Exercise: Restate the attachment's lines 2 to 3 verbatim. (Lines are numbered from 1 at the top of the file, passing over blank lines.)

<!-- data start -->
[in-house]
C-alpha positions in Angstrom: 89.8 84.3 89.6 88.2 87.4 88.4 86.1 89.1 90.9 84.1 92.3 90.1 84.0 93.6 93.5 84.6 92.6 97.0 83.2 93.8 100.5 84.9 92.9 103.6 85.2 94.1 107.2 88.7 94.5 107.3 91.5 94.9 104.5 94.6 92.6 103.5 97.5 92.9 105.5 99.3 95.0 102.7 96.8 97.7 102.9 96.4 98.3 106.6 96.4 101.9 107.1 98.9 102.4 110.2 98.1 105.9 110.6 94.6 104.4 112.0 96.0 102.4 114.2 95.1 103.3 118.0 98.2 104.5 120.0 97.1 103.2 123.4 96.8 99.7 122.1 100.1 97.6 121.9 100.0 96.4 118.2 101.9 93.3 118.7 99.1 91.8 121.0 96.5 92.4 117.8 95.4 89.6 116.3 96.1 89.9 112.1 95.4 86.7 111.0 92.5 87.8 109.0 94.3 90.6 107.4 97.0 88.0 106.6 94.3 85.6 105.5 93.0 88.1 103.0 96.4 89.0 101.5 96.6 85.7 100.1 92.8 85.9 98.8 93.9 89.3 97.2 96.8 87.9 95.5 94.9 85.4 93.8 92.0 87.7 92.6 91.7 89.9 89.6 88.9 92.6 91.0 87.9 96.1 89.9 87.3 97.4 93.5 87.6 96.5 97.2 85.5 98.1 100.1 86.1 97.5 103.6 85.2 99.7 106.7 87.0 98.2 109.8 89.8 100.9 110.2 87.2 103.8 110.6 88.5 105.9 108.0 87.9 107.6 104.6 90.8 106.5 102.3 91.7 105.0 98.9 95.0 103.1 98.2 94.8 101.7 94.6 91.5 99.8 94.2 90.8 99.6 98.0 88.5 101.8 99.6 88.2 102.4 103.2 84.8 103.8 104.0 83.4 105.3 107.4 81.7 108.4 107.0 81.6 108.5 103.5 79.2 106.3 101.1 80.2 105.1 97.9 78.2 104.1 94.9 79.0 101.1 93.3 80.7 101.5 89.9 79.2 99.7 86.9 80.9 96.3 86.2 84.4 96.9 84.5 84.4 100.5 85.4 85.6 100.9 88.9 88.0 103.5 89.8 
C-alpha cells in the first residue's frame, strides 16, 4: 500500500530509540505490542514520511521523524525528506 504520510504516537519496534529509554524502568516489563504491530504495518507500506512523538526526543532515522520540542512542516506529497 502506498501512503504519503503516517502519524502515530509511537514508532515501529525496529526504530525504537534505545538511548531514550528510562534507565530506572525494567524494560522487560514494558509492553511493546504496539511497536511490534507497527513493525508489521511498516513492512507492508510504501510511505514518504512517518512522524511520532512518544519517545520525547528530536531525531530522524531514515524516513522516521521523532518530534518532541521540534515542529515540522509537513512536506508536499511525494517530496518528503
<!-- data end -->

C-alpha positions in Angstrom: 89.8 84.3 89.6 88.2 87.4 88.4 86.1 89.1 90.9 84.1 92.3 90.1 84.0 93.6 93.5 84.6 92.6 97.0 83.2 93.8 100.5 84.9 92.9 103.6 85.2 94.1 107.2 88.7 94.5 107.3 91.5 94.9 104.5 94.6 92.6 103.5 97.5 92.9 105.5 99.3 95.0 102.7 96.8 97.7 102.9 96.4 98.3 106.6 96.4 101.9 107.1 98.9 102.4 110.2 98.1 105.9 110.6 94.6 104.4 112.0 96.0 102.4 114.2 95.1 103.3 118.0 98.2 104.5 120.0 97.1 103.2 123.4 96.8 99.7 122.1 100.1 97.6 121.9 100.0 96.4 118.2 101.9 93.3 118.7 99.1 91.8 121.0 96.5 92.4 117.8 95.4 89.6 116.3 96.1 89.9 112.1 95.4 86.7 111.0 92.5 87.8 109.0 94.3 90.6 107.4 97.0 88.0 106.6 94.3 85.6 105.5 93.0 88.1 103.0 96.4 89.0 101.5 96.6 85.7 100.1 92.8 85.9 98.8 93.9 89.3 97.2 96.8 87.9 95.5 94.9 85.4 93.8 92.0 87.7 92.6 91.7 89.9 89.6 88.9 92.6 91.0 87.9 96.1 89.9 87.3 97.4 93.5 87.6 96.5 97.2 85.5 98.1 100.1 86.1 97.5 103.6 85.2 99.7 106.7 87.0 98.2 109.8 89.8 100.9 110.2 87.2 103.8 110.6 88.5 105.9 108.0 87.9 107.6 104.6 90.8 106.5 102.3 91.7 105.0 98.9 95.0 103.1 98.2 94.8 101.7 94.6 91.5 99.8 94.2 90.8 99.6 98.0 88.5 101.8 99.6 88.2 102.4 103.2 84.8 103.8 104.0 83.4 105.3 107.4 81.7 108.4 107.0 81.6 108.5 103.5 79.2 106.3 101.1 80.2 105.1 97.9 78.2 104.1 94.9 79.0 101.1 93.3 80.7 101.5 89.9 79.2 99.7 86.9 80.9 96.3 86.2 84.4 96.9 84.5 84.4 100.5 85.4 85.6 100.9 88.9 88.0 103.5 89.8 
C-alpha cells in the first residue's frame, strides 16, 4: 500500500530509540505490542514520511521523524525528506 504520510504516537519496534529509554524502568516489563504491530504495518507500506512523538526526543532515522520540542512542516506529497 502506498501512503504519503503516517502519524502515530509511537514508532515501529525496529526504530525504537534505545538511548531514550528510562534507565530506572525494567524494560522487560514494558509492553511493546504496539511497536511490534507497527513493525508489521511498516513492512507492508510504501510511505514518504512517518512522524511520532512518544519517545520525547528530536531525531530522524531514515524516513522516521521523532518530534518532541521540534515542529515540522509537513512536506508536499511525494517530496518528503